In his State of the Union address, President Obama spoke directly to those people — the ones Bill Clinton calls “walkin’ around folks.” I suspect a lot of those folks will be lining up to march behind the plainspoken, commonsense, practical leadership President Obama is offering.
President Barack Obama’s second State of the Union address Tuesday night put an urgent, unmistakable emphasis on growing the American economy and creating jobs, while also seeking to preserve the more cooperative tone that has prevailed in Washington since the attempted assassination of Rep. Gabrielle Giffords, an Arizona Democrat.
Yet in his first speech to a Congress partly under Republican control, the president also signaled a more aggressive approach to reducing government spending. Along with calling for changes in the tax code and cutting some favored programs, he pledged to reject all bills containing earmarks — specific projects funded at the request of individual lawmakers – and proposed a freeze in discretionary government spending for five years….
….But Republicans, while sharing the president’s call for civility and substance, declared that Obama’s proposals don’t go far enough to tackle what they see as government spending run amok.
The nation faces a crushing debt which could overwhelm the economy “and grow to catastrophic levels in the years ahead,” said Rep. Paul Ryan of Wisconsin, who delivered the Republican response. Unless the government further tightens its belt, Ryan said, his own young children will grow up saddled with a federal debt that will eat more of their paychecks and force taxes ever higher.
The speech does have several good lines. Here is one of them: “I call on all of our college campuses to open their doors to our military recruiters and the ROTC.” It’s a pity that Obama has to gild it with the usual gay rights boilerplate. This line also deserves a nod: “I know there isn’t a person here who would trade places with any other nation on Earth.” Unlike most of the rest of the speech, it has the advantage, as Henry Kissinger might say, of being true.
Obama’s advent gets the usual iteration tonight: “That [American] dream is why I can stand here before you tonight.” And he includes Biden: “That dream is why a working class kid from Scranton can stand behind me.” But Biden’s rise too is a tribute to the advent of Obama.” And he includes an uncharacteristically gracious salute to Speaker Boehner: “That dream is why someone who began by sweeping the floors of his father’s Cincinnati bar can preside as Speaker of the House in the greatest nation on Earth.”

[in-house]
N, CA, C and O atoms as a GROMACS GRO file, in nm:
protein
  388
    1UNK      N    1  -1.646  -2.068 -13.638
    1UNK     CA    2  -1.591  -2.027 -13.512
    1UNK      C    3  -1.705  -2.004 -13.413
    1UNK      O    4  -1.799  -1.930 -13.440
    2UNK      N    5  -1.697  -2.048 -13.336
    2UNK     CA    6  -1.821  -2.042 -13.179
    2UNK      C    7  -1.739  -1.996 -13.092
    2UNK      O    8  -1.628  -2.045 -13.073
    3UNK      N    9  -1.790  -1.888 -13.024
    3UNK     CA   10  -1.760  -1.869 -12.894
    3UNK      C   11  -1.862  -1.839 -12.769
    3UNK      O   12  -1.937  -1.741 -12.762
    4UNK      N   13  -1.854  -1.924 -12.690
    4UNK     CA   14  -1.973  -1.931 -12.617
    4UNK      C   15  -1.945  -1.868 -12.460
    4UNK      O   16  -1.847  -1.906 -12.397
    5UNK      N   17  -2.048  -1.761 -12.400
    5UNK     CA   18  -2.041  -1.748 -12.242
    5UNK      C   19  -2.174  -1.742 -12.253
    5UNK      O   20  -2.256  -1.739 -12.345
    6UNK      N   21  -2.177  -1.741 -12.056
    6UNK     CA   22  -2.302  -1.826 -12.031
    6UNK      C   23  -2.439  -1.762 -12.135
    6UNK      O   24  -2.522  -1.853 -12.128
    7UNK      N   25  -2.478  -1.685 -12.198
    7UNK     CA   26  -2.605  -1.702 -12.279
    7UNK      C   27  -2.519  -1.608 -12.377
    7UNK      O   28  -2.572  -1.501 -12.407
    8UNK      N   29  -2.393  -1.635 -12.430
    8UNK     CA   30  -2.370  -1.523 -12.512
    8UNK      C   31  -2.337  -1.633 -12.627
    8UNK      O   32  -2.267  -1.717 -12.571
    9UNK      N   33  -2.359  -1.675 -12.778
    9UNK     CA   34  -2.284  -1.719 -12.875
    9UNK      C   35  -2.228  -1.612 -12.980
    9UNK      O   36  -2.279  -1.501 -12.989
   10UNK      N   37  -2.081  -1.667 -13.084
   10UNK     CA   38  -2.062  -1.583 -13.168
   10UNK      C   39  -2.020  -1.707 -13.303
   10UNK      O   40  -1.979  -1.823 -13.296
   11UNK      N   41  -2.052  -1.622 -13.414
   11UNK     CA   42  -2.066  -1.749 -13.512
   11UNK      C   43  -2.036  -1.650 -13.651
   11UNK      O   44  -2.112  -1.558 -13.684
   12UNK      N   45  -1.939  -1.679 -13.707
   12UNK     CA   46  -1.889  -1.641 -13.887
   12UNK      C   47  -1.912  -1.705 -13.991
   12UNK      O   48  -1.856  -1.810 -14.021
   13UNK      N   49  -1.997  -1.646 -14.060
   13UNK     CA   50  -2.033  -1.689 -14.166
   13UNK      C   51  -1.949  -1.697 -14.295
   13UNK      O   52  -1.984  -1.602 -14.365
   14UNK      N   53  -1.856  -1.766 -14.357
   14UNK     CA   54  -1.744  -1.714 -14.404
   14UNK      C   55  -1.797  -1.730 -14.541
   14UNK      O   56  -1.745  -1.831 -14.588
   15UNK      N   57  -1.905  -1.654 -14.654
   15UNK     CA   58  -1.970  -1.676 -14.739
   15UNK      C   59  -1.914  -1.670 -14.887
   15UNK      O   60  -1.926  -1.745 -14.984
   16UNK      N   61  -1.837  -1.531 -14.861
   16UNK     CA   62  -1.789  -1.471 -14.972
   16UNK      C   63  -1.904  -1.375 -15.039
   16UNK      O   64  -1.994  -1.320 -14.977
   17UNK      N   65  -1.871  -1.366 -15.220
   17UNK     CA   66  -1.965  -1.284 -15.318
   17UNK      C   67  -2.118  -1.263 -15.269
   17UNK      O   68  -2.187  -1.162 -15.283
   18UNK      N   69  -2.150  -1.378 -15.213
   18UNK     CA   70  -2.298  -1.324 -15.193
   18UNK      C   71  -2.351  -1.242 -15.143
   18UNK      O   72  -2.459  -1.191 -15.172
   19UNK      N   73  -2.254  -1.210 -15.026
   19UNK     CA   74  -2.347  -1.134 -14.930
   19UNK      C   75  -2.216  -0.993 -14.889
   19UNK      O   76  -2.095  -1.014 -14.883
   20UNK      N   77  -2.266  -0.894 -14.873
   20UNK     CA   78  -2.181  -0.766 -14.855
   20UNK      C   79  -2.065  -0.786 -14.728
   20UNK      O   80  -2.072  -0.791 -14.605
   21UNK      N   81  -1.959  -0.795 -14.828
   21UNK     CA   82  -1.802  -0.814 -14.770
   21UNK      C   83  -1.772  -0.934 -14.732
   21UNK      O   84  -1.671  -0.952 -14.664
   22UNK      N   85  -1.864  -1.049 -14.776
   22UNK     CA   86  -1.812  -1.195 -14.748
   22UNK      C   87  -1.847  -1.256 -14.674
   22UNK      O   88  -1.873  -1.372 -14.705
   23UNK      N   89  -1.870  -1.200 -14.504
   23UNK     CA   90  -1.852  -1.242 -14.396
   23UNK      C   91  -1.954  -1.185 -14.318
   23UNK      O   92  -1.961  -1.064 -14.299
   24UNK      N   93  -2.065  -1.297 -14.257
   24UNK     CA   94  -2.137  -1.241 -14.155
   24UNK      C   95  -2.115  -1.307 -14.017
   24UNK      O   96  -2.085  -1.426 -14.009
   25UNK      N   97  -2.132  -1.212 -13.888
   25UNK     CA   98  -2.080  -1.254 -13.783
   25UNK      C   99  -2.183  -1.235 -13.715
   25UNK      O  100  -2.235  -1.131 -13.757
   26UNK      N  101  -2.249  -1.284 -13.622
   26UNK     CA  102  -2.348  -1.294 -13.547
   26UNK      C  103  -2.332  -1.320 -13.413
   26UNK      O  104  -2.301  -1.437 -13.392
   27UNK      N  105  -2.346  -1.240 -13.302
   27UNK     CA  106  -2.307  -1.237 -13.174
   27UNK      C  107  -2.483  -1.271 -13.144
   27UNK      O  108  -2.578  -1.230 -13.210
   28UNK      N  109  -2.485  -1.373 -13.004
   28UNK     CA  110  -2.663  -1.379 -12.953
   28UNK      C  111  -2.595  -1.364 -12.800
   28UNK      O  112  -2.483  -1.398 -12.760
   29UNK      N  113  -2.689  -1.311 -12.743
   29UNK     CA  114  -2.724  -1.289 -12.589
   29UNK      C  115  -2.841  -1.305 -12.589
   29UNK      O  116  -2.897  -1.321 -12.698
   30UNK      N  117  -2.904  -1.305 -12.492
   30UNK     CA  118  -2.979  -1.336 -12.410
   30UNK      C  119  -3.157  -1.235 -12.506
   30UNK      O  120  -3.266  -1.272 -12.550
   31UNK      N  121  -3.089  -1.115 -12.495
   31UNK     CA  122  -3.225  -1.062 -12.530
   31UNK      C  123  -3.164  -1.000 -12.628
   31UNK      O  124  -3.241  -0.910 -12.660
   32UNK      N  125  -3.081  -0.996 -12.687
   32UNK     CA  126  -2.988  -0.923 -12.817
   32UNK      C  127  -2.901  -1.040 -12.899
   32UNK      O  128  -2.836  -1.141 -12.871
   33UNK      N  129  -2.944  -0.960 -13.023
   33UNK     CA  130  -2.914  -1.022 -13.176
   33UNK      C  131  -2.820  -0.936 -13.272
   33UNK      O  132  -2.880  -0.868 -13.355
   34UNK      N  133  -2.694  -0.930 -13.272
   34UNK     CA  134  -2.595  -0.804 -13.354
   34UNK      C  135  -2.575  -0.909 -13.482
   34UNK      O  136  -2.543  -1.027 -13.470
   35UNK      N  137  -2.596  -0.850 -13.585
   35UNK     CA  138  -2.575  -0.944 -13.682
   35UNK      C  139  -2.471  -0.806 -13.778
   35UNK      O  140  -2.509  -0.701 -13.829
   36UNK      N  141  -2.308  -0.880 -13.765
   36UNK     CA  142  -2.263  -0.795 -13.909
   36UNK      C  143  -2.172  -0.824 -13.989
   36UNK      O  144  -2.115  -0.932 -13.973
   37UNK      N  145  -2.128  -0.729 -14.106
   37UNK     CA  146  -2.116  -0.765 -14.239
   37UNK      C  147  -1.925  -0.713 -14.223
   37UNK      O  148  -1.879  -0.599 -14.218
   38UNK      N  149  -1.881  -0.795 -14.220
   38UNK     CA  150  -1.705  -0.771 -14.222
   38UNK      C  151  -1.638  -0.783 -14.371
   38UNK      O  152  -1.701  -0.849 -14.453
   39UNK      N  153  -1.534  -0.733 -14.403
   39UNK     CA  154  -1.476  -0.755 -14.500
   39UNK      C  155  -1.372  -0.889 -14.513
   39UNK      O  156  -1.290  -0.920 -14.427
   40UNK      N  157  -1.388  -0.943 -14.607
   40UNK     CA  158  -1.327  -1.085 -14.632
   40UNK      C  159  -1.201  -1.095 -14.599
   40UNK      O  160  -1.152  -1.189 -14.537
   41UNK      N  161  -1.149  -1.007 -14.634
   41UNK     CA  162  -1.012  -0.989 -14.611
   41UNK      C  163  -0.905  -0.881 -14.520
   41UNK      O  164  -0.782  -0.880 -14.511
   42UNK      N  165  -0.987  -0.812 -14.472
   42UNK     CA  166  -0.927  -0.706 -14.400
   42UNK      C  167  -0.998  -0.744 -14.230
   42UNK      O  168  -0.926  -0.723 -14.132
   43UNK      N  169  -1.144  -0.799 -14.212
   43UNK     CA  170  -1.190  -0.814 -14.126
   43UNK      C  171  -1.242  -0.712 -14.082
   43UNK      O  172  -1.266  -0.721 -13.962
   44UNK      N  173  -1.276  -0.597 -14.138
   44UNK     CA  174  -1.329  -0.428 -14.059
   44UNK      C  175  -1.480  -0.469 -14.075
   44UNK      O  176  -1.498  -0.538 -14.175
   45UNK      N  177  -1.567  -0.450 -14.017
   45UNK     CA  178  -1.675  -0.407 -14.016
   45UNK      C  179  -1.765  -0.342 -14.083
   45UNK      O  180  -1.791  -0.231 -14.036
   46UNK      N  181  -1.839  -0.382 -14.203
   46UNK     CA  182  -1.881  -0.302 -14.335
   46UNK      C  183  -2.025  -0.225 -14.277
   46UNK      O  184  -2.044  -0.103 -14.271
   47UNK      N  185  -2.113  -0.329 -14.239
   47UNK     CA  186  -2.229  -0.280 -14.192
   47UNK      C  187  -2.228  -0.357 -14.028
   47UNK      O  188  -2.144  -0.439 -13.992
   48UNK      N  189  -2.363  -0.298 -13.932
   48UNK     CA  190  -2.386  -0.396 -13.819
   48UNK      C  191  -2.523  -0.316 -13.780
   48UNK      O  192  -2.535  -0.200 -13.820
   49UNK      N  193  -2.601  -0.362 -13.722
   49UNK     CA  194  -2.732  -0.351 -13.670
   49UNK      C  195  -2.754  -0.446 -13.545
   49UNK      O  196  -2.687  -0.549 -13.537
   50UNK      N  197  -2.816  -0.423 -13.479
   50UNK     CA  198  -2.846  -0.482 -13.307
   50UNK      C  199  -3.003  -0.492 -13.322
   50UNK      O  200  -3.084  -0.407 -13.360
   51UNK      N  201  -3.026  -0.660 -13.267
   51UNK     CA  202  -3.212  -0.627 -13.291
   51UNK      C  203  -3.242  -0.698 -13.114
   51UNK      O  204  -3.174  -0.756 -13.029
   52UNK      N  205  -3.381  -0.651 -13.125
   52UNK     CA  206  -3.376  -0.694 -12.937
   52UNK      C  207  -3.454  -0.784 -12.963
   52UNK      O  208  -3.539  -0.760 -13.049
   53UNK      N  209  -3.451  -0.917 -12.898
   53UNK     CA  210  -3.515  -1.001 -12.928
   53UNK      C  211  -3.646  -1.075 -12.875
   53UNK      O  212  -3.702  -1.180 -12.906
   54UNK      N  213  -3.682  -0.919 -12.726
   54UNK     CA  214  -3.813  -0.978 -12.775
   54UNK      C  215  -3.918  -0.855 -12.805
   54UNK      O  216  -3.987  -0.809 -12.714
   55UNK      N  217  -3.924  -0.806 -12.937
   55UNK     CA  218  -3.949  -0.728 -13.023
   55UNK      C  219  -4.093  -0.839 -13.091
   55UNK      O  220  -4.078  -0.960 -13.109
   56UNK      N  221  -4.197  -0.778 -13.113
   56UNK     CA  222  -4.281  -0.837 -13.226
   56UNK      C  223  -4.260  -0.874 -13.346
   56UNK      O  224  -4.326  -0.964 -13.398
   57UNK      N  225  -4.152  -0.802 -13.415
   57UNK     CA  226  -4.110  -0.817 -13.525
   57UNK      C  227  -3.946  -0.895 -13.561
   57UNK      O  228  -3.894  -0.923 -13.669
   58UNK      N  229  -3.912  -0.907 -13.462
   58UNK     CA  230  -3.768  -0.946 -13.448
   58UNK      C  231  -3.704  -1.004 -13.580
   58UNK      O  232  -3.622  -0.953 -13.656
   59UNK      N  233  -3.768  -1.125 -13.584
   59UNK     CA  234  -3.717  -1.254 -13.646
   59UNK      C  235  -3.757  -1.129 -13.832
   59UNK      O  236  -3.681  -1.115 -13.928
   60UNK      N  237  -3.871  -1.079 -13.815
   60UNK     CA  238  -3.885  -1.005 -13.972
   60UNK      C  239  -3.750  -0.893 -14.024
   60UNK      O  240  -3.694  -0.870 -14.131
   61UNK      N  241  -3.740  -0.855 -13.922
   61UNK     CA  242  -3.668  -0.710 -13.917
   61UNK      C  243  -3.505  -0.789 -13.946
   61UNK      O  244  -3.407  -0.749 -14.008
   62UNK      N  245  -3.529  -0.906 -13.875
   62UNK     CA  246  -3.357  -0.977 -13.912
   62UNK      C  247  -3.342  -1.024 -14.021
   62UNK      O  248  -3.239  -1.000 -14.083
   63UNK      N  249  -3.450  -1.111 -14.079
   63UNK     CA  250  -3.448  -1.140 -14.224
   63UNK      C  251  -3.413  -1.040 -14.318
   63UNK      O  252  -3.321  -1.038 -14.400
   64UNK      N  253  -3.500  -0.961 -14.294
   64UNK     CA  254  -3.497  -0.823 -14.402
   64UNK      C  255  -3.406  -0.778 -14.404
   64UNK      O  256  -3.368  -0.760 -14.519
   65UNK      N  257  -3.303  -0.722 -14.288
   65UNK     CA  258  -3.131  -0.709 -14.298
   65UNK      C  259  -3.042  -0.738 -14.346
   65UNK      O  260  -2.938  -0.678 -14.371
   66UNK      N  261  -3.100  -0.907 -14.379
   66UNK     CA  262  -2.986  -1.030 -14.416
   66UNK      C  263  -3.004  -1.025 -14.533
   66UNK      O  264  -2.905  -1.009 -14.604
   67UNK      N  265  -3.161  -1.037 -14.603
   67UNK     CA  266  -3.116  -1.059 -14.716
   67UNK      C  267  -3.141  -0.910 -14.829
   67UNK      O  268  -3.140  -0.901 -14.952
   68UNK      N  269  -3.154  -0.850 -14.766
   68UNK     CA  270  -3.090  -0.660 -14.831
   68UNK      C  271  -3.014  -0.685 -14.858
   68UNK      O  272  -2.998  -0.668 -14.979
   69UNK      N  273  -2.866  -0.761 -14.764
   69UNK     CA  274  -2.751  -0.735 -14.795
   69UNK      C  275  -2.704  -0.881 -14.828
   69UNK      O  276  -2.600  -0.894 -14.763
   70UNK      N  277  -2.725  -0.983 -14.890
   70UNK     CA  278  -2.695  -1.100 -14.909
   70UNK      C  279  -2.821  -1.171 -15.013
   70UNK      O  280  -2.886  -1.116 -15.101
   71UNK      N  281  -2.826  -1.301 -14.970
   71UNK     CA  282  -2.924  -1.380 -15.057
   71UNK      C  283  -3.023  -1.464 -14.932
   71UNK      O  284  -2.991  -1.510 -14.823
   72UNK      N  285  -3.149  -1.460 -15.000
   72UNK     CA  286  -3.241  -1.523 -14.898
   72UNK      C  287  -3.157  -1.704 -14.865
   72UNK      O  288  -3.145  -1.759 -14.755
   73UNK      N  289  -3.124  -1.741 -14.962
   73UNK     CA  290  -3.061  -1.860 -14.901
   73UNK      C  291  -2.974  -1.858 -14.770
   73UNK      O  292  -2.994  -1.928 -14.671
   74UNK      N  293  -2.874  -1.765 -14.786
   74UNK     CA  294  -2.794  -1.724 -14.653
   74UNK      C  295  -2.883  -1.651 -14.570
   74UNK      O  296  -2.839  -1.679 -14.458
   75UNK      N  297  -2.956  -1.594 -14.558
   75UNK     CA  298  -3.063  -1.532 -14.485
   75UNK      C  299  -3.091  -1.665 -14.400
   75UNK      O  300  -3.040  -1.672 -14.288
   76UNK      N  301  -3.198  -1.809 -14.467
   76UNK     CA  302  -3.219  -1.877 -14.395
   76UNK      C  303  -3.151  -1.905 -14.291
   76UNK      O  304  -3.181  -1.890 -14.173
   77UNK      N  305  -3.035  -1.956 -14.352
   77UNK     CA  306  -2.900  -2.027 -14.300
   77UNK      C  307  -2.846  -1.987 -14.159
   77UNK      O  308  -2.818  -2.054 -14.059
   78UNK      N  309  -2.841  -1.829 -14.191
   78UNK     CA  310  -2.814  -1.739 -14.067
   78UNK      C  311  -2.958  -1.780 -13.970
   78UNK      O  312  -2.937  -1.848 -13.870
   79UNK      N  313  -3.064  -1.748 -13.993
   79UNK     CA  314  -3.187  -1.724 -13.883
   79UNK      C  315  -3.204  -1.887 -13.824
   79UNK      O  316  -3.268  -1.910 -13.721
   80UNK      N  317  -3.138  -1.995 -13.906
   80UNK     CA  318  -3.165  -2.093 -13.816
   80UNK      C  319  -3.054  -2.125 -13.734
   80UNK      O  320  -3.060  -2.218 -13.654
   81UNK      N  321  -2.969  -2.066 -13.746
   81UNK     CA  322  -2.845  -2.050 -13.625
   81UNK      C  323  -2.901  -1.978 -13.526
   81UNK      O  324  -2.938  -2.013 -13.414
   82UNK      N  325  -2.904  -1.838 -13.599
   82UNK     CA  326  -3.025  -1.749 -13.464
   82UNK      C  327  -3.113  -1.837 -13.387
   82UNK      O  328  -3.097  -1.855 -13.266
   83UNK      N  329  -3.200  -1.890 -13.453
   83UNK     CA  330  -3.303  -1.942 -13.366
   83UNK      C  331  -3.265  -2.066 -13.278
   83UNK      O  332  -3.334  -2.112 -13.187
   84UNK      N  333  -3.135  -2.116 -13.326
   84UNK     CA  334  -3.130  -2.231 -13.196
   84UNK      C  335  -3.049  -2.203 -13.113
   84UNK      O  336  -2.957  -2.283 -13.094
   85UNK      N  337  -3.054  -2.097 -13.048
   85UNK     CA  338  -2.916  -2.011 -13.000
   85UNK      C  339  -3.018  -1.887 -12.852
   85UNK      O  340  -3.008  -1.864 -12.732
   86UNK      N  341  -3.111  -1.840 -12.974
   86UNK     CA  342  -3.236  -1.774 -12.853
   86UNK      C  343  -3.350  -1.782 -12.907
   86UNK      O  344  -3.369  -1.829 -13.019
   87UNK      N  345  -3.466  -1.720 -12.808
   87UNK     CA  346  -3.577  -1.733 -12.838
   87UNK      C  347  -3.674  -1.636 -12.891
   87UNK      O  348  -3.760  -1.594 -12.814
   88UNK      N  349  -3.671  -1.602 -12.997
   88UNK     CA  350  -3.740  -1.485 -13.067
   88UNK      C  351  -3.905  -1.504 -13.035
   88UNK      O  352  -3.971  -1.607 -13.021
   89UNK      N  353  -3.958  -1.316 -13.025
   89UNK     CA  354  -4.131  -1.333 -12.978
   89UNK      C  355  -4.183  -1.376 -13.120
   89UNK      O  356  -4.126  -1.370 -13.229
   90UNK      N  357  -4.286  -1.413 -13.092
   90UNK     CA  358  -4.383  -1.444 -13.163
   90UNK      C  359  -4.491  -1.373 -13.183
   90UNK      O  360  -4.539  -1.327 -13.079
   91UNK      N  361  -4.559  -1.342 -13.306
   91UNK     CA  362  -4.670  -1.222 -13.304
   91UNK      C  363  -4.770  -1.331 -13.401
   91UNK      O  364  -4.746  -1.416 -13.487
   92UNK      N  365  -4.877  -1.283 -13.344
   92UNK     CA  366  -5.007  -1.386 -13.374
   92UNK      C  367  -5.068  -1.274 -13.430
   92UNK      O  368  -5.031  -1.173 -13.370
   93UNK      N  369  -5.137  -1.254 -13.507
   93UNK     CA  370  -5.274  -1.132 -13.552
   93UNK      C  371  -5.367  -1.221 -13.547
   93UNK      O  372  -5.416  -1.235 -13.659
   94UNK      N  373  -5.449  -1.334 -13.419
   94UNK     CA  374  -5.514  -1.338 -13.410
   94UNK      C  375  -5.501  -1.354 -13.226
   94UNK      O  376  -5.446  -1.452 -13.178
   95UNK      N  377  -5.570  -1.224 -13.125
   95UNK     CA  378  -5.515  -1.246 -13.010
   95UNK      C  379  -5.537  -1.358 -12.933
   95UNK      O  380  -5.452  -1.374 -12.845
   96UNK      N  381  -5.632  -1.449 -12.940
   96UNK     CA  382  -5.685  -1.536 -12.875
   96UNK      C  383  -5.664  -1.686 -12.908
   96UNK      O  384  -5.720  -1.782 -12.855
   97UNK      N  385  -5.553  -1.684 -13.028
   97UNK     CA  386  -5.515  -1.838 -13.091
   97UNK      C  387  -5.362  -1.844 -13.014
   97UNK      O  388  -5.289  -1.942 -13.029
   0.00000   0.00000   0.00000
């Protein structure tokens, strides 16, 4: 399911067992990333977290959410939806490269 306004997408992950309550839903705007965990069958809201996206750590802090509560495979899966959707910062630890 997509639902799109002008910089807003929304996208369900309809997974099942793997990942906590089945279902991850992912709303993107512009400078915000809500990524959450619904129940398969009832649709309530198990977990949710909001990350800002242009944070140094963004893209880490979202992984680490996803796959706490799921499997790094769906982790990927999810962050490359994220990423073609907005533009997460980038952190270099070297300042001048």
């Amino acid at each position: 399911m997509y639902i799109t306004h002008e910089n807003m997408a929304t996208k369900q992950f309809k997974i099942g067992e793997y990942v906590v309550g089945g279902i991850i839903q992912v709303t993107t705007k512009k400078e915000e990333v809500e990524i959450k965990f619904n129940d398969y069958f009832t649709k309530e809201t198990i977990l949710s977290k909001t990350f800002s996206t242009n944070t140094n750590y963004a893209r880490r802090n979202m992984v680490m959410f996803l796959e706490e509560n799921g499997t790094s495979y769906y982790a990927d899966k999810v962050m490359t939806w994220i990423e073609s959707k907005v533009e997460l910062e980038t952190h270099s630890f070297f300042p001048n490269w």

It’s a pity that Obama hasn’t found previous occasions to articulate American exceptionalism. Indeed, he has essentially denied it. Maybe he didn’t think it was true before the advent of the Age of Obama, or maybe he chooses not to share his innermost thoughts on the subject with his fellow citizens tonight.
UPDATE: How could I have missed the high speed rail, the electric cars, the green jobs, the expansion of the Internet, the misstatement of the American creed, the class warfare, or commendable parts of the speech such as the tribute to our military and to the Center Rock company that I overlooked above? My pain threshold has hampered my ability to stick with it.
Obama has been well served by his relative absence from the podium over the past few months. When he addresses the issues, we are reminded why he must be resisted with with every ounce of our being.
U.S. President Barack Obama offered a smorgasbord of Republican-friendly proposals in his State of the Union speech on Tuesday that could test the willingness of his political rivals to compromise ahead of the 2012 White House election.
Acknowledging the realities of divided government, Obama endorsed several ideas long favored by Republicans — a reduction in corporate tax rates, a simplification of the tax code, an end to pet spending projects by lawmakers called earmarks and consolidation of the federal government.
Obama agreed with Republicans on the need to rein in spending, and proposed a five-year freeze on a portion of domestic spending — although he stopped far short of the heavy cuts Republicans have demanded.
Republicans seized control of the House of Representatives in elections last November and their willingness — or not — to embrace those ideas could be an early sign of the level of cooperation between the parties in the months ahead.
“Republicans have a responsibility to work with us to create jobs instead of wasting time with pointless political stunts,” Senate Democratic leader Harry Reid said after the speech.
But he drew several stark political lines in Tuesday’s speech that are certain to spark new clashes with Republicans. He renewed his opposition to a permanent extension of tax cuts for the wealthiest Americans, called for another effort on immigration reform and warned against broad changes in his healthcare overhaul.